Campaign From One CU Benefits All-And Wins A Frankie
There's an old saying about the game of golf: "It's simple, it just isn't easy."
The same can be said of a challenge The Credit Union Journal presented to readers in 2004: How do you simply describe the differences between a credit union and a bank? As it turns out, it's not so simple.
In fact, it's a question the credit union community as a whole has never answered very effectively and one that many credit unions individually have fumbled. Indeed, one need only review the findings of survey after survey indicating that most people don't understand what a credit union is-and those are just the employees. Members are even deeper in the fog, while elected representatives and many members of the media are lost in a thick pea soup of uncertainty.
That's why we launched the first-ever Frankie Awards, to recognize the credit unions and individuals who have taken on that challenge and succeeded in answering what makes a credit union unique. No doubt there are some within credit unions who consider the whole exercise a waste of time; they couldn't be more mistaken. Competing on commodity products and with a pricing advantage that isn't always distinct to the consumer leaves credit unions searching for that point of differentiation in the market. Yes, the service is generally better, but measuring one industry's service average against another overlooks the fact that within the category there are some exceptional service providers among certain banks. When the consumer then asks, "Why should I do business with you?" what is your answer?
That's the question we posed, and we received dozens and dozens of responses. I'm proud to bestow the first-ever Frankie Award to Suncoast Schools FCU in Tampa, Fla., which has taken to newspapers, billboards and even TV with a message of "credit unionism," not just its own credit union. Its billboards do what a billboard should do: convey an effective message to someone in several seconds (see page 10). Its newspaper ads do what newspaper ads can do better than any other medium when effectively leveraged: use long copy to explain a concept and instill a call to action, all in a clean, attractive layout.
Patti Hinton Barrow, vice president of marketing with Suncoast Schools, said the strategy of marketing the credit union concept over the credit union product has been in place since 2004, running every Spring and Fall. It currently includes eight different newspaper ads, all highlighting a difference between banks and credit unions. One explains how credit unions can pay higher rates. Another addresses ATM networks. "People think that if they join a credit union they will not have access to ATMs," Barrow explained. The ads, she said, focus on the "myths" that keep people from putting their money into a CU.
All of the ads reinforce a tagline Suncoast Schools uses in its advertising: "Where Smart People Keep Their Money." One TV spot, for instance, shows a young woman studying in a library. Superimposed text reads: "Junior in college. 3.0 GPA. Got a car loan at 4.35% from Suncoast Schools Federal Credit Union. Now that's smart." (The tagline does double duty, given its primarily education-related FOM.)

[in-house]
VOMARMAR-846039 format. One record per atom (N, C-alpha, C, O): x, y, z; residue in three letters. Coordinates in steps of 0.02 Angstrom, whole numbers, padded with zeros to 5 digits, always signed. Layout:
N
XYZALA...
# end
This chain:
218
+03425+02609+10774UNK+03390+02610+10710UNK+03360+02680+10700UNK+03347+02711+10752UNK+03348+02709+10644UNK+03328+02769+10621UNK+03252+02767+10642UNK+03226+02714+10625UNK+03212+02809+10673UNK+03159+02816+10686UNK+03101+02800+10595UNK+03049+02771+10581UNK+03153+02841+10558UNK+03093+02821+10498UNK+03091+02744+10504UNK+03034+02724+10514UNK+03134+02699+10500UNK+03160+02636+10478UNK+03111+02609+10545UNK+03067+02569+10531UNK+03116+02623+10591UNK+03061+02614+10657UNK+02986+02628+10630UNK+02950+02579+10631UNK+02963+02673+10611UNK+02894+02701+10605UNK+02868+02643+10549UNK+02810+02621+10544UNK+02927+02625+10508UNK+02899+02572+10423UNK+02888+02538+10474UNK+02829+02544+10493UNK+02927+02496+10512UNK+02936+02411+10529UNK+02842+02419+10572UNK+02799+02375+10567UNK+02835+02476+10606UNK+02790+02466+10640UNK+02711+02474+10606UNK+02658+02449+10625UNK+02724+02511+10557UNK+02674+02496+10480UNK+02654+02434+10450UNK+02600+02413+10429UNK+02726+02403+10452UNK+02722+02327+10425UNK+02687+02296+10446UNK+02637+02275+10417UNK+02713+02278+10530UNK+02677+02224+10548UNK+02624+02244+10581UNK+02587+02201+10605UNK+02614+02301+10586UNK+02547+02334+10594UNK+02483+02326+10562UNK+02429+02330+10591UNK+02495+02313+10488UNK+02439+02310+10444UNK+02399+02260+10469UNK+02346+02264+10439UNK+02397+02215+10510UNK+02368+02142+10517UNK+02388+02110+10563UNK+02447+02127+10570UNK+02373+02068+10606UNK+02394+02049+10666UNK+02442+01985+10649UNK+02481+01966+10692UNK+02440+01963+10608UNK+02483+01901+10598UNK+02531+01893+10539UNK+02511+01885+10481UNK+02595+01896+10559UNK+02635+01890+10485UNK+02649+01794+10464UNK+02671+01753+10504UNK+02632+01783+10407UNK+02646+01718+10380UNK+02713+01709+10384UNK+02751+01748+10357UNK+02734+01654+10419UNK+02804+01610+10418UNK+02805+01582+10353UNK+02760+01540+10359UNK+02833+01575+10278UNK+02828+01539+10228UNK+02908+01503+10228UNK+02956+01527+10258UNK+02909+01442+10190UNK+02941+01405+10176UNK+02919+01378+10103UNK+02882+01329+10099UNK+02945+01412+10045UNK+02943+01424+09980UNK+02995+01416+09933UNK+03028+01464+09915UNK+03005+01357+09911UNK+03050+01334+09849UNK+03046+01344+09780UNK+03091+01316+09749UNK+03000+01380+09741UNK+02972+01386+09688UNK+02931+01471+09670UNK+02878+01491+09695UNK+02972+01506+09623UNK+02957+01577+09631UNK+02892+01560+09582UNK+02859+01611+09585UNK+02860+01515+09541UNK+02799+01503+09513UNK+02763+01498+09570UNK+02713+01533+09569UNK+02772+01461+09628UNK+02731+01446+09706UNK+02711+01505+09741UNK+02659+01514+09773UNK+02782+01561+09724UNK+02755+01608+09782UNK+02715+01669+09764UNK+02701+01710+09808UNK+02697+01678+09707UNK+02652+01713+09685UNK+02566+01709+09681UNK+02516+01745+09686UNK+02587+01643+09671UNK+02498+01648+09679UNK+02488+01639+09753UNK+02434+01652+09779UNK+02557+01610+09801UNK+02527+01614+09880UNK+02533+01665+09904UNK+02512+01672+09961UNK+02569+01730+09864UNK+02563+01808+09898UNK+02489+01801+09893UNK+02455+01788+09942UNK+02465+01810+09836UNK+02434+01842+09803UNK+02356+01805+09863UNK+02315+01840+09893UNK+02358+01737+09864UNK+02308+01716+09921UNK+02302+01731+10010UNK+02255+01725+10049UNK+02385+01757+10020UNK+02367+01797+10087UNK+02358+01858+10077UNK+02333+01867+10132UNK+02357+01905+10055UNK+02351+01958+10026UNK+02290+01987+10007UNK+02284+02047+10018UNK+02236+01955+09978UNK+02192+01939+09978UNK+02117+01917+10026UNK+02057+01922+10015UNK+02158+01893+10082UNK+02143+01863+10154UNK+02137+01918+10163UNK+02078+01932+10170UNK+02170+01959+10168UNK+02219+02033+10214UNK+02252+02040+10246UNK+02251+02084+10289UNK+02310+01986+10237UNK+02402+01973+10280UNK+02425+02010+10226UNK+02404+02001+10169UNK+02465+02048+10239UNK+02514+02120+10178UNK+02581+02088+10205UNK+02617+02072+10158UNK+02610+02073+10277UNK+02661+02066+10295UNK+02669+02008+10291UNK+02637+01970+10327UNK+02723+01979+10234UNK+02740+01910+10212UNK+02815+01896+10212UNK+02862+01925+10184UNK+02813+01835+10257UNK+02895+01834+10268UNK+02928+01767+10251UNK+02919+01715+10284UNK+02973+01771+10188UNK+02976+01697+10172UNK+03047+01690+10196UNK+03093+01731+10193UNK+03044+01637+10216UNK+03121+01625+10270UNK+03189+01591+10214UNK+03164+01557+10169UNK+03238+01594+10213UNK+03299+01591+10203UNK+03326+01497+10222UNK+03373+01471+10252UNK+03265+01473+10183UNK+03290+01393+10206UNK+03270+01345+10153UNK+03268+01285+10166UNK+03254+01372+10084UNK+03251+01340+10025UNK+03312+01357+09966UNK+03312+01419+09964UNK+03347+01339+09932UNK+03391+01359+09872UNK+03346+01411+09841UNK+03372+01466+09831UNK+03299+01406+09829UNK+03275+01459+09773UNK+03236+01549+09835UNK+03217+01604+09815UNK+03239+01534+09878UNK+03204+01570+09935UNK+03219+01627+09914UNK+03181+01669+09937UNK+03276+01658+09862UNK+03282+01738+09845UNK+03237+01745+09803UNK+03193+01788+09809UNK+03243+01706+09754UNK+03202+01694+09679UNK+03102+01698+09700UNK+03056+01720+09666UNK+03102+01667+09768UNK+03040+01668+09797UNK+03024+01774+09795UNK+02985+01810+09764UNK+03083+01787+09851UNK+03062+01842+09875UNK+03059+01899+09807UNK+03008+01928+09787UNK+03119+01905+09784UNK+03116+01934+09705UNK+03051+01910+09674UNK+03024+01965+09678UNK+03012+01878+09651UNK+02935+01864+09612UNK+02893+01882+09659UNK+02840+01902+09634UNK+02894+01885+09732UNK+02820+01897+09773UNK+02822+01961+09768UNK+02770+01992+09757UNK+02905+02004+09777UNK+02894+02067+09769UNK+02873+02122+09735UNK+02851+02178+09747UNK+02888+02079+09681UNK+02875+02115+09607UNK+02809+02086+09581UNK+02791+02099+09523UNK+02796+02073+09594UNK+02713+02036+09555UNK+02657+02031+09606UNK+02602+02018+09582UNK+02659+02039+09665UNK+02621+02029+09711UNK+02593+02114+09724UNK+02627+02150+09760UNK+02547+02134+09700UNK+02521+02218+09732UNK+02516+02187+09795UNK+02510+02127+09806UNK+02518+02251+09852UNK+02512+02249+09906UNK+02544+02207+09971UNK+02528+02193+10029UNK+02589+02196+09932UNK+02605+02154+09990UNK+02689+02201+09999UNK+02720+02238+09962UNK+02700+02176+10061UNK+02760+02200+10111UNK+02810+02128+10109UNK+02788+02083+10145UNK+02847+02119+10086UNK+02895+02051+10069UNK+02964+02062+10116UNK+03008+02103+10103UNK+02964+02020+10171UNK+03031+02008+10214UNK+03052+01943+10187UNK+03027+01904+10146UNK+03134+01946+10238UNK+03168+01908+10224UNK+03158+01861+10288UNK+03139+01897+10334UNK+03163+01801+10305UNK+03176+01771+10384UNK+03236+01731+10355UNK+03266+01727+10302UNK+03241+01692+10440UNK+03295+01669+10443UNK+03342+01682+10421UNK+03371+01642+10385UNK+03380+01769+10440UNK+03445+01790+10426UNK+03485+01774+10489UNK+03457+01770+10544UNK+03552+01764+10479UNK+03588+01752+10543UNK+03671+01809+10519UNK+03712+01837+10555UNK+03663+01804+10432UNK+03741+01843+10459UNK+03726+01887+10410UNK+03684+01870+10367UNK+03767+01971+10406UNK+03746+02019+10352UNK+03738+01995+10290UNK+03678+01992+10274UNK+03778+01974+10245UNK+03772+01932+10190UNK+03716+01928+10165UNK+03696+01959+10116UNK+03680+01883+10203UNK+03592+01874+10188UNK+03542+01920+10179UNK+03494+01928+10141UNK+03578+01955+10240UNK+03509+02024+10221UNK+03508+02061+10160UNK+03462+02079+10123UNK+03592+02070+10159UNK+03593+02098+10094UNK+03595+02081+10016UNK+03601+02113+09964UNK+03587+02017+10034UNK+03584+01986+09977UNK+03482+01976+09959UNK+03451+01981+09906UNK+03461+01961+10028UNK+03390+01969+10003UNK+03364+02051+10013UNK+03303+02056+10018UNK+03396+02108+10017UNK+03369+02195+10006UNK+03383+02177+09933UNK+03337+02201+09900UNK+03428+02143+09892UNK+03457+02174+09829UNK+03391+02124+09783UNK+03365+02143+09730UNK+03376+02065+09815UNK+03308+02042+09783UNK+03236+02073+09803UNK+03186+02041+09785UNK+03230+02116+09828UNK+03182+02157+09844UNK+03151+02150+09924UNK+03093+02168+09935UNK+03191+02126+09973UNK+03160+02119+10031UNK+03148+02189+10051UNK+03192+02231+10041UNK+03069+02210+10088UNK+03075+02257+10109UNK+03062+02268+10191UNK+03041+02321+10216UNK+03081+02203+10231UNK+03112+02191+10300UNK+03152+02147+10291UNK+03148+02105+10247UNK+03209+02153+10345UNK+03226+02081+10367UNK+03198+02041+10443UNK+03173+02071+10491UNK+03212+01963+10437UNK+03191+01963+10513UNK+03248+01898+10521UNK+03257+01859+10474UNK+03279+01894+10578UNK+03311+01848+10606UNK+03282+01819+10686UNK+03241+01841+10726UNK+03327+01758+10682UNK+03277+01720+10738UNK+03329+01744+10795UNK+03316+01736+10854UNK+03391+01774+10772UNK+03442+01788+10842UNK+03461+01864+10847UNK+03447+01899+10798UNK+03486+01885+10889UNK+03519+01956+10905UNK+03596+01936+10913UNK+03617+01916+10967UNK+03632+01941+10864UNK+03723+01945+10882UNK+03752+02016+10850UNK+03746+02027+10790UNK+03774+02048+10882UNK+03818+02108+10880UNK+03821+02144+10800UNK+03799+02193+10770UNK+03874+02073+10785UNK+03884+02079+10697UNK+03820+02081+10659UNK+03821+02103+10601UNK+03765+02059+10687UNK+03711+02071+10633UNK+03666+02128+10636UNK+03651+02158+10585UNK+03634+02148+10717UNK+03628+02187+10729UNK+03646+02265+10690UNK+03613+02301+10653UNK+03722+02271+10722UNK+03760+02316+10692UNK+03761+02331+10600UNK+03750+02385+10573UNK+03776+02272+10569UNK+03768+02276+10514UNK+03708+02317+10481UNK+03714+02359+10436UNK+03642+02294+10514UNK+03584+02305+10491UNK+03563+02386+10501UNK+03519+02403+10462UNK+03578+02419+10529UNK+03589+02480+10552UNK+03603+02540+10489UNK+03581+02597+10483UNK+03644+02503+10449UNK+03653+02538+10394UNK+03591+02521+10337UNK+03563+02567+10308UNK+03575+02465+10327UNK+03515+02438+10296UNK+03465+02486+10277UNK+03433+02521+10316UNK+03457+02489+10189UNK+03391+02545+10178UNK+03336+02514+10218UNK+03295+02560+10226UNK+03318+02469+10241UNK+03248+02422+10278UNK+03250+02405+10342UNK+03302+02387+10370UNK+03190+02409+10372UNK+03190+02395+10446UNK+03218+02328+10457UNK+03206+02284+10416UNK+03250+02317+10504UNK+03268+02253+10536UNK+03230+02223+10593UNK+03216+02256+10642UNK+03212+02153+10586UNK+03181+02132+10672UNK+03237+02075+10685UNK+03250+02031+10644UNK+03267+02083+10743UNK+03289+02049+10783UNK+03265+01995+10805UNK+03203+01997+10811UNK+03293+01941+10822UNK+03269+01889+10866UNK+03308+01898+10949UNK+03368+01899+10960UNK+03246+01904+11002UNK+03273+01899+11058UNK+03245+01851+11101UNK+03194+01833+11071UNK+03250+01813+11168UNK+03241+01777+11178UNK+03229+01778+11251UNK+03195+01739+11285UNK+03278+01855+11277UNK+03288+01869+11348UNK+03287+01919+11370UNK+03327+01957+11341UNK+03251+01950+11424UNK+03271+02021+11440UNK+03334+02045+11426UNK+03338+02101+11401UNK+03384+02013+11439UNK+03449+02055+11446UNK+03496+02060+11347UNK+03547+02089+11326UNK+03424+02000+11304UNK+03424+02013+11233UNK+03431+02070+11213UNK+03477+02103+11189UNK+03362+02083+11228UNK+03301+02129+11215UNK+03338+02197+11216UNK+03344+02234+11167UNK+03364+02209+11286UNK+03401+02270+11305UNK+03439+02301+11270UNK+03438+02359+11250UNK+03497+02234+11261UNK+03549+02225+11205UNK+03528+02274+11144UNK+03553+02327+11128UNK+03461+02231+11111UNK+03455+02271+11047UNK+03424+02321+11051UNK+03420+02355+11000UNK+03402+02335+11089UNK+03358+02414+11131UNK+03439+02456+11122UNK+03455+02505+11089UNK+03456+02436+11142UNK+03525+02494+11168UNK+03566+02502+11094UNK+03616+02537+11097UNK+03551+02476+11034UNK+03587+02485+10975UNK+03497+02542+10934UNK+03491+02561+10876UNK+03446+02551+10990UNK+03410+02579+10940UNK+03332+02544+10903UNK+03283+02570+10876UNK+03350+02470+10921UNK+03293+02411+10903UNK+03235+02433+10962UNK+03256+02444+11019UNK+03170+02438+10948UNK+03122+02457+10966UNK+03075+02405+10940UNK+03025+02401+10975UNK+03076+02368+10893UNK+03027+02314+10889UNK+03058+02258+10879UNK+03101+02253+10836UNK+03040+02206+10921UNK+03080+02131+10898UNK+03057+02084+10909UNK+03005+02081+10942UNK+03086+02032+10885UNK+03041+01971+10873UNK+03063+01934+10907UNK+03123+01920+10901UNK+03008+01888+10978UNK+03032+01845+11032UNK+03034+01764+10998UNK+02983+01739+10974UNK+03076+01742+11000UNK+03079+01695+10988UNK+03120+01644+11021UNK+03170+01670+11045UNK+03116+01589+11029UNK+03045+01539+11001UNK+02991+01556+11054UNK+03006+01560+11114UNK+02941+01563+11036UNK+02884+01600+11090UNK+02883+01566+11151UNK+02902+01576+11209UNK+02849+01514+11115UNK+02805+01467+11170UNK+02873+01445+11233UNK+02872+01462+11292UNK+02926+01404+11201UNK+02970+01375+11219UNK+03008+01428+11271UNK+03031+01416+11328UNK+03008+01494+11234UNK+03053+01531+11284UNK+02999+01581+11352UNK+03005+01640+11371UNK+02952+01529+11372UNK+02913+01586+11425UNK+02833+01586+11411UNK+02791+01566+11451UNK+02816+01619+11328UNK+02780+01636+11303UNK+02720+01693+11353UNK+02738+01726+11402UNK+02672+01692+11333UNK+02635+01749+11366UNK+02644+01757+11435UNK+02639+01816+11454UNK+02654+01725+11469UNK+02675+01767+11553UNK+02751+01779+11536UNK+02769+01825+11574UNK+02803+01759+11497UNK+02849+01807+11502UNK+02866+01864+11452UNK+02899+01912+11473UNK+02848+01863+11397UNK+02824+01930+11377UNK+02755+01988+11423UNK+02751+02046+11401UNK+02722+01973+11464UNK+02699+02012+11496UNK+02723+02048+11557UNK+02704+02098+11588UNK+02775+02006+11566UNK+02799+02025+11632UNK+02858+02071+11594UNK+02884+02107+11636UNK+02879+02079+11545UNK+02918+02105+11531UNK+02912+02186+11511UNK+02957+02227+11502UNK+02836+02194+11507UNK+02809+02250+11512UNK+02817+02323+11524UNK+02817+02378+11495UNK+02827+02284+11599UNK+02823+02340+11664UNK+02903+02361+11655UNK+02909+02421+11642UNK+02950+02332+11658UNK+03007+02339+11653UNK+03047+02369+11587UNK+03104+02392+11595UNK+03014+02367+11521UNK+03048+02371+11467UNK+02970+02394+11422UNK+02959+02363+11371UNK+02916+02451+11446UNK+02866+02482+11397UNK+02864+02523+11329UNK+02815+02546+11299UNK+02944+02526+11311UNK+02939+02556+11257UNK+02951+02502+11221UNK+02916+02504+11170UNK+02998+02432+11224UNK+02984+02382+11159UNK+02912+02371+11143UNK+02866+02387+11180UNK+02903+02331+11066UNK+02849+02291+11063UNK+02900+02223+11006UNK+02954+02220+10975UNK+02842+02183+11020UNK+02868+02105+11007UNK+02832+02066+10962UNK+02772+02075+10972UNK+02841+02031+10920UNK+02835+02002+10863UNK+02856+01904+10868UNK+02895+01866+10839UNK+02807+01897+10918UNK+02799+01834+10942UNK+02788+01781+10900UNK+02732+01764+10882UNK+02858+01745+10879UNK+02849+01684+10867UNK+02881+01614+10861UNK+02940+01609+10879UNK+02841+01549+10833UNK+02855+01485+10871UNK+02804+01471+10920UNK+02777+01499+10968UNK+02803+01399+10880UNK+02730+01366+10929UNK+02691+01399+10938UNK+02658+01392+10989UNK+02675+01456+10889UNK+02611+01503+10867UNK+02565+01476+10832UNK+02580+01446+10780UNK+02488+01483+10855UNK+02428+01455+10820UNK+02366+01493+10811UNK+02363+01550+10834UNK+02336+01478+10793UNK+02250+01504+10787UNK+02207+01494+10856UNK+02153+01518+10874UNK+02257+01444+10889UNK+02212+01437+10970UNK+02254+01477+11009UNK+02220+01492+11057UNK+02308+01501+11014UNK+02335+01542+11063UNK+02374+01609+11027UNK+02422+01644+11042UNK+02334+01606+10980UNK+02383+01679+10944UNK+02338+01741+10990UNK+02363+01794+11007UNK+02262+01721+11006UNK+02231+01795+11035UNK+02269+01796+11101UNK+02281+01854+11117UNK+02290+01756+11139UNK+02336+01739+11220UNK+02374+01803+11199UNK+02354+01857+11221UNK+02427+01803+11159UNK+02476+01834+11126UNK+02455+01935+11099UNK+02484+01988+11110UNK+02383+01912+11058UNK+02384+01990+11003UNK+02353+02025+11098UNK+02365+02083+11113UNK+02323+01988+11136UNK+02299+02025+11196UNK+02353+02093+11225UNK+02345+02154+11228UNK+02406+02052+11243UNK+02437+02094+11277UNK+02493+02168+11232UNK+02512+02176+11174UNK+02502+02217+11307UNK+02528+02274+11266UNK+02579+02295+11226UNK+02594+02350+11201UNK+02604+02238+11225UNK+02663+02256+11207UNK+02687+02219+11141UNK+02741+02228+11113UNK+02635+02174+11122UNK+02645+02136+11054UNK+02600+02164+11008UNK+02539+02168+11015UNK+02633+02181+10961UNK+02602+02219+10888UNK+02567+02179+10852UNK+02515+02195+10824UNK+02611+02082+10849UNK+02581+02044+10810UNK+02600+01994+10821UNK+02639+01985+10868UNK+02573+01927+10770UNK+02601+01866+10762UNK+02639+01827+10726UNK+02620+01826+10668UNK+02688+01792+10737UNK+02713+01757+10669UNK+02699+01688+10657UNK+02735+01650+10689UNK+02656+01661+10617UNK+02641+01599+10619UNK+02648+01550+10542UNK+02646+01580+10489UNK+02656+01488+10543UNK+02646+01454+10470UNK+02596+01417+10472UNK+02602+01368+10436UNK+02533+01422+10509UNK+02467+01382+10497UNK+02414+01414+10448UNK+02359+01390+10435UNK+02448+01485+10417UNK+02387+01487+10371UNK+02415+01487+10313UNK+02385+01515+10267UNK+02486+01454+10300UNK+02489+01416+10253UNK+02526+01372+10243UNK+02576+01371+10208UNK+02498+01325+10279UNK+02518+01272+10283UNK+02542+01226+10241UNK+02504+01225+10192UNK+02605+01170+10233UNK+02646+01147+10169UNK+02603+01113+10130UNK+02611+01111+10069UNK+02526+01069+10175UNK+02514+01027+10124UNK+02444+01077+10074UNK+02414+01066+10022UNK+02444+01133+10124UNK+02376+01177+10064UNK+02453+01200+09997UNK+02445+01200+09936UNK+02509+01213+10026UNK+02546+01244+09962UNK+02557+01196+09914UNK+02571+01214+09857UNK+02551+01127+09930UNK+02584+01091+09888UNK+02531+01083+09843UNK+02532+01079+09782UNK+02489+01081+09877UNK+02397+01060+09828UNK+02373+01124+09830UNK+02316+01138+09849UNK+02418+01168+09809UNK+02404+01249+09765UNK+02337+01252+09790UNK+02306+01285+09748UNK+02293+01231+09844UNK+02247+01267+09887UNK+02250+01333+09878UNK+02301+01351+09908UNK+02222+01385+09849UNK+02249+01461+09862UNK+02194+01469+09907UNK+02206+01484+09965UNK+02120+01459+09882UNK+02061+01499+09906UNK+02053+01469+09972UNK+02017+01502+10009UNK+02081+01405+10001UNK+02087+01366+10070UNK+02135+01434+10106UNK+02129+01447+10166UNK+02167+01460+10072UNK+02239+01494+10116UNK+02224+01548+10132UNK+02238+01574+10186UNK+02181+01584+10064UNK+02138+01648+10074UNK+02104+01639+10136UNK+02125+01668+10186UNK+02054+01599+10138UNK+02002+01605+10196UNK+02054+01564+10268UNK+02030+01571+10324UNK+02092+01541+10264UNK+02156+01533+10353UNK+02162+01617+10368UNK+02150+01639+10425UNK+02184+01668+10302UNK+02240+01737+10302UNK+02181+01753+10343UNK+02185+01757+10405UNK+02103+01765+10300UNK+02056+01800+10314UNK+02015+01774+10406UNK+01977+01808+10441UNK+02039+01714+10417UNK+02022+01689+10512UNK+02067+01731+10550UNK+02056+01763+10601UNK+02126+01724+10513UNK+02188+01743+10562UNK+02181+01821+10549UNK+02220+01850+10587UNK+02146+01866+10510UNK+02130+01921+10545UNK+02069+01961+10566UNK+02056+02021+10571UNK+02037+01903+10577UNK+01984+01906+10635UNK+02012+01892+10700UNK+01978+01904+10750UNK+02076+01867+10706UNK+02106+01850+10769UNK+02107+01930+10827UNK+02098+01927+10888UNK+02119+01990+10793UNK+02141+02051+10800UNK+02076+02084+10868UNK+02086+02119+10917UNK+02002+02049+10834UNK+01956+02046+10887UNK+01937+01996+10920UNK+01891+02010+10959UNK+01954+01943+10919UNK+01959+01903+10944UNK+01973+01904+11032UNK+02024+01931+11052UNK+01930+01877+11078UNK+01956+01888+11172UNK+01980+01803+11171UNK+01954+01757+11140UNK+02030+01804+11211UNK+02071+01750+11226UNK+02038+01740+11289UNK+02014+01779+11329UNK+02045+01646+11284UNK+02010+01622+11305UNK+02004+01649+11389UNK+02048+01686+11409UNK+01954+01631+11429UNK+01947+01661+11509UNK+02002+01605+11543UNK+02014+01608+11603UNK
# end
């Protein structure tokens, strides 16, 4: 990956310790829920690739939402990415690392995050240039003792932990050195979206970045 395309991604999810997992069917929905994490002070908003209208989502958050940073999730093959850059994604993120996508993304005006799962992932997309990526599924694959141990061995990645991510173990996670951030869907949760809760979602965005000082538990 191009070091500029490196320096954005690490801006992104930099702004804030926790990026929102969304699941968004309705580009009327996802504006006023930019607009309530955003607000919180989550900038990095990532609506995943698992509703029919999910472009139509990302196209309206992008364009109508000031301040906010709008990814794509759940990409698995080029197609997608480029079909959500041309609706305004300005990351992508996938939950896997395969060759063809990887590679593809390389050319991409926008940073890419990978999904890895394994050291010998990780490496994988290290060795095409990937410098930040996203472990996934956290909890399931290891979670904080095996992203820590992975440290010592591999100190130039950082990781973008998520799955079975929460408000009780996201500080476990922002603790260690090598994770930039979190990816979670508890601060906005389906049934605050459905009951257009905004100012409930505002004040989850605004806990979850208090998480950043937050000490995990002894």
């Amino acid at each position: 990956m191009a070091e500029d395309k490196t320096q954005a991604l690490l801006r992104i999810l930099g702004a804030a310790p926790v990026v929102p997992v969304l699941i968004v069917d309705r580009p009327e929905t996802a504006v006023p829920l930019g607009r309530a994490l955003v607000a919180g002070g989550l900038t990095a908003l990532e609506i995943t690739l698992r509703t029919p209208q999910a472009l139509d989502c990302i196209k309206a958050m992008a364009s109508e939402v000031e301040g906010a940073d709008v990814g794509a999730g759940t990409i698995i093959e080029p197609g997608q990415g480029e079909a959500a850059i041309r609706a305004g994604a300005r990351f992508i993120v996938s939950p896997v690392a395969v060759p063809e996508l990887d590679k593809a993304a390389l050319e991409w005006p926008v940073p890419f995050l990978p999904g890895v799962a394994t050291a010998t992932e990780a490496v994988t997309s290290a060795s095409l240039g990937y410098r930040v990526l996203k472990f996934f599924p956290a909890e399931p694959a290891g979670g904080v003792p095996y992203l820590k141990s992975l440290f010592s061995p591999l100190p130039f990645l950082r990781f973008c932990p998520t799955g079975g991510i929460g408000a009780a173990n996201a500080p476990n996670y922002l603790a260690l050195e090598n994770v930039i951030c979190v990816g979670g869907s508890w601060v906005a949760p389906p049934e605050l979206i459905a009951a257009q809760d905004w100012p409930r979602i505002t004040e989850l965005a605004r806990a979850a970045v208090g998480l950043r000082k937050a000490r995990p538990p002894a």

Barrow noted Florida's bankers have been aggressive in attacking credit unions, and the ads are also a response to that. "We want to grow membership in our markets, and we want to be proactive about credit unions and banks and why credit unions offer more value," she explained. "We took the approach that spending money on a campaign like this is good for Suncoast, but also for all credit unions. If the not-for-profit status ever changes, it would change our service for the worse, and vastly change things for all credit unions."
In an era when many demand to see an immediate payback on advertising, Barrow credited SSFCU's CEO, Tom Dorety, and the board for making a long-term investment in the ads. She said Suncoast hasn't tracked the ads down to the product level, but a comparison of member sign-ups prior to the ads' debut and afterward showed a "direct correlation" to new members.
Long-copy newspaper ads can be brilliant-or brilliant failures-and this first Frankie Award winner has achieved the former. "We struggled with the copy because it is lengthy," acknowledged Barrow. "We know the shorter and more concise you can be in print ads, the better, but the credit union story is complicated. We've tried to tell that story with a peaceful voice. But we've also tried not to put too much information in any one ad, which is why there are eight. People say they look forward to seeing them."
And I look forward to seeing more of such thoughtful and effective advertising from credit unions-if the CU community wishes to continue to have something to look forward to itself. Congratulations to Suncoast Schools FCU, winner of the first-ever Frankie Award.
Frank J. Diekmann is Editor of The Credit Union Journal.